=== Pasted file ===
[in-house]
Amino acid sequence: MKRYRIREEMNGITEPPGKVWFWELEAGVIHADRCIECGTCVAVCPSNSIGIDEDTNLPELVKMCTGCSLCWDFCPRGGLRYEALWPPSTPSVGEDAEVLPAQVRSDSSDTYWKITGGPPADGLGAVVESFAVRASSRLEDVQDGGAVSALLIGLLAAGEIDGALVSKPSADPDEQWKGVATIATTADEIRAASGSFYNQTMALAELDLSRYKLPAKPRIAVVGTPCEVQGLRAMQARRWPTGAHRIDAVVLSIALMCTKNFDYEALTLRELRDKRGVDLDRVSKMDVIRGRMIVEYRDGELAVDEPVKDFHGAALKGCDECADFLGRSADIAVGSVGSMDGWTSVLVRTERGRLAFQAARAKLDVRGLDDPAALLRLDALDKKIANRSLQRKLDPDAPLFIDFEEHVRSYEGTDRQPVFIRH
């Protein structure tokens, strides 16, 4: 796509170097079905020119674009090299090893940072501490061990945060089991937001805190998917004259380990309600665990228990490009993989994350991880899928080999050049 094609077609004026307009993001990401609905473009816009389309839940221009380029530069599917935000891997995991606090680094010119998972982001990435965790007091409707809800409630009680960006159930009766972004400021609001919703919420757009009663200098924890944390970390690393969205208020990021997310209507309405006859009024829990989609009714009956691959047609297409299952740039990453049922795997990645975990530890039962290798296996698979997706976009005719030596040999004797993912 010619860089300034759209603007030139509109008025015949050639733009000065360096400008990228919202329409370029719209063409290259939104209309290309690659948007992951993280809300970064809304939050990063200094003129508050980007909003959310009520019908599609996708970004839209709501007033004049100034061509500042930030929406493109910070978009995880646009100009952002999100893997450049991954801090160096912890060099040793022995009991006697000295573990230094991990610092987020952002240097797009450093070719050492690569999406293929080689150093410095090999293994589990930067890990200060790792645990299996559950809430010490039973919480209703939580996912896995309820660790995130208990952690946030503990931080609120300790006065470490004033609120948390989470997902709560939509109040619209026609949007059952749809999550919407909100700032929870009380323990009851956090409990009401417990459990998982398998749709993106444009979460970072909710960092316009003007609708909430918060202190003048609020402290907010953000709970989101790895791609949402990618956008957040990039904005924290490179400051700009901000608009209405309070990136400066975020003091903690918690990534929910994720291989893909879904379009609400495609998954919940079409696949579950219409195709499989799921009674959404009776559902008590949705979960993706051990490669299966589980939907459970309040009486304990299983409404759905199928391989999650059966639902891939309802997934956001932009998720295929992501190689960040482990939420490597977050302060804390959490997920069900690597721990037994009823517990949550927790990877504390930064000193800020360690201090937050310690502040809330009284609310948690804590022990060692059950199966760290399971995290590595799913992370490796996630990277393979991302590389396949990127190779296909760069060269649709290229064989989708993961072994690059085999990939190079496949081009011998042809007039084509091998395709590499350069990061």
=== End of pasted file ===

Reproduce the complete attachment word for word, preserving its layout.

[in-house]
Amino acid sequence: MKRYRIREEMNGITEPPGKVWFWELEAGVIHADRCIECGTCVAVCPSNSIGIDEDTNLPELVKMCTGCSLCWDFCPRGGLRYEALWPPSTPSVGEDAEVLPAQVRSDSSDTYWKITGGPPADGLGAVVESFAVRASSRLEDVQDGGAVSALLIGLLAAGEIDGALVSKPSADPDEQWKGVATIATTADEIRAASGSFYNQTMALAELDLSRYKLPAKPRIAVVGTPCEVQGLRAMQARRWPTGAHRIDAVVLSIALMCTKNFDYEALTLRELRDKRGVDLDRVSKMDVIRGRMIVEYRDGELAVDEPVKDFHGAALKGCDECADFLGRSADIAVGSVGSMDGWTSVLVRTERGRLAFQAARAKLDVRGLDDPAALLRLDALDKKIANRSLQRKLDPDAPLFIDFEEHVRSYEGTDRQPVFIRH
């Protein structure tokens, strides 16, 4: 796509170097079905020119674009090299090893940072501490061990945060089991937001805190998917004259380990309600665990228990490009993989994350991880899928080999050049 094609077609004026307009993001990401609905473009816009389309839940221009380029530069599917935000891997995991606090680094010119998972982001990435965790007091409707809800409630009680960006159930009766972004400021609001919703919420757009009663200098924890944390970390690393969205208020990021997310209507309405006859009024829990989609009714009956691959047609297409299952740039990453049922795997990645975990530890039962290798296996698979997706976009005719030596040999004797993912 010619860089300034759209603007030139509109008025015949050639733009000065360096400008990228919202329409370029719209063409290259939104209309290309690659948007992951993280809300970064809304939050990063200094003129508050980007909003959310009520019908599609996708970004839209709501007033004049100034061509500042930030929406493109910070978009995880646009100009952002999100893997450049991954801090160096912890060099040793022995009991006697000295573990230094991990610092987020952002240097797009450093070719050492690569999406293929080689150093410095090999293994589990930067890990200060790792645990299996559950809430010490039973919480209703939580996912896995309820660790995130208990952690946030503990931080609120300790006065470490004033609120948390989470997902709560939509109040619209026609949007059952749809999550919407909100700032929870009380323990009851956090409990009401417990459990998982398998749709993106444009979460970072909710960092316009003007609708909430918060202190003048609020402290907010953000709970989101790895791609949402990618956008957040990039904005924290490179400051700009901000608009209405309070990136400066975020003091903690918690990534929910994720291989893909879904379009609400495609998954919940079409696949579950219409195709499989799921009674959404009776559902008590949705979960993706051990490669299966589980939907459970309040009486304990299983409404759905199928391989999650059966639902891939309802997934956001932009998720295929992501190689960040482990939420490597977050302060804390959490997920069900690597721990037994009823517990949550927790990877504390930064000193800020360690201090937050310690502040809330009284609310948690804590022990060692059950199966760290399971995290590595799913992370490796996630990277393979991302590389396949990127190779296909760069060269649709290229064989989708993961072994690059085999990939190079496949081009011998042809007039084509091998395709590499350069990061």